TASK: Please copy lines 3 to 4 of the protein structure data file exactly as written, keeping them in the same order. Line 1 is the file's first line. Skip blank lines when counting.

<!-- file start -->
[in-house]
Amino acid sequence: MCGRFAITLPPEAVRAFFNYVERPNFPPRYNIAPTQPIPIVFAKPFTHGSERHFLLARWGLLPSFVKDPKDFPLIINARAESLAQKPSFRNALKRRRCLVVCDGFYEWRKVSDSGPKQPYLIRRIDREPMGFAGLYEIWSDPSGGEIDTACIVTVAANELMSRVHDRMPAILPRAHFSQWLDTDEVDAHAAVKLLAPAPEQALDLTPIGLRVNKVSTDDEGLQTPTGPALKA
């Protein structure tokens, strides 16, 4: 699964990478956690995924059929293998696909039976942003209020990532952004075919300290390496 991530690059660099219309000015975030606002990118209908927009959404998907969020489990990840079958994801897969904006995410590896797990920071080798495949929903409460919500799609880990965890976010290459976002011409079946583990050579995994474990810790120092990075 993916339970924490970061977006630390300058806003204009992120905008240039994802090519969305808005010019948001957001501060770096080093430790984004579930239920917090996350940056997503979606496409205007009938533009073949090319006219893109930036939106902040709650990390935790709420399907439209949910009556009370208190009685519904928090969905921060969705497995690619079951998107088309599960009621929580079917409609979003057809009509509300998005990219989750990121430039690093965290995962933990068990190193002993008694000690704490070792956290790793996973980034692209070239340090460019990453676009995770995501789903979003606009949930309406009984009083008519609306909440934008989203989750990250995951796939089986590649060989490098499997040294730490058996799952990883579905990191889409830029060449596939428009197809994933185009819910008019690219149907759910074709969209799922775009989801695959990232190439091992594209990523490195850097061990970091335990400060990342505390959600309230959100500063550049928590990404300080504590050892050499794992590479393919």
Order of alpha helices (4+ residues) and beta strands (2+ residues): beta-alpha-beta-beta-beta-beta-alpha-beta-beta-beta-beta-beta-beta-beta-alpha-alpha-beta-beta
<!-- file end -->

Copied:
């Protein structure tokens, strides 16, 4: 699964990478956690995924059929293998696909039976942003209020990532952004075919300290390496 991530690059660099219309000015975030606002990118209908927009959404998907969020489990990840079958994801897969904006995410590896797990920071080798495949929903409460919500799609880990965890976010290459976002011409079946583990050579995994474990810790120092990075 993916339970924490970061977006630390300058806003204009992120905008240039994802090519969305808005010019948001957001501060770096080093430790984004579930239920917090996350940056997503979606496409205007009938533009073949090319006219893109930036939106902040709650990390935790709420399907439209949910009556009370208190009685519904928090969905921060969705497995690619079951998107088309599960009621929580079917409609979003057809009509509300998005990219989750990121430039690093965290995962933990068990190193002993008694000690704490070792956290790793996973980034692209070239340090460019990453676009995770995501789903979003606009949930309406009984009083008519609306909440934008989203989750990250995951796939089986590649060989490098499997040294730490058996799952990883579905990191889409830029060449596939428009197809994933185009819910008019690219149907759910074709969209799922775009989801695959990232190439091992594209990523490195850097061990970091335990400060990342505390959600309230959100500063550049928590990404300080504590050892050499794992590479393919």
Order of alpha helices (4+ residues) and beta strands (2+ residues): beta-alpha-beta-beta-beta-beta-alpha-beta-beta-beta-beta-beta-beta-beta-alpha-alpha-beta-beta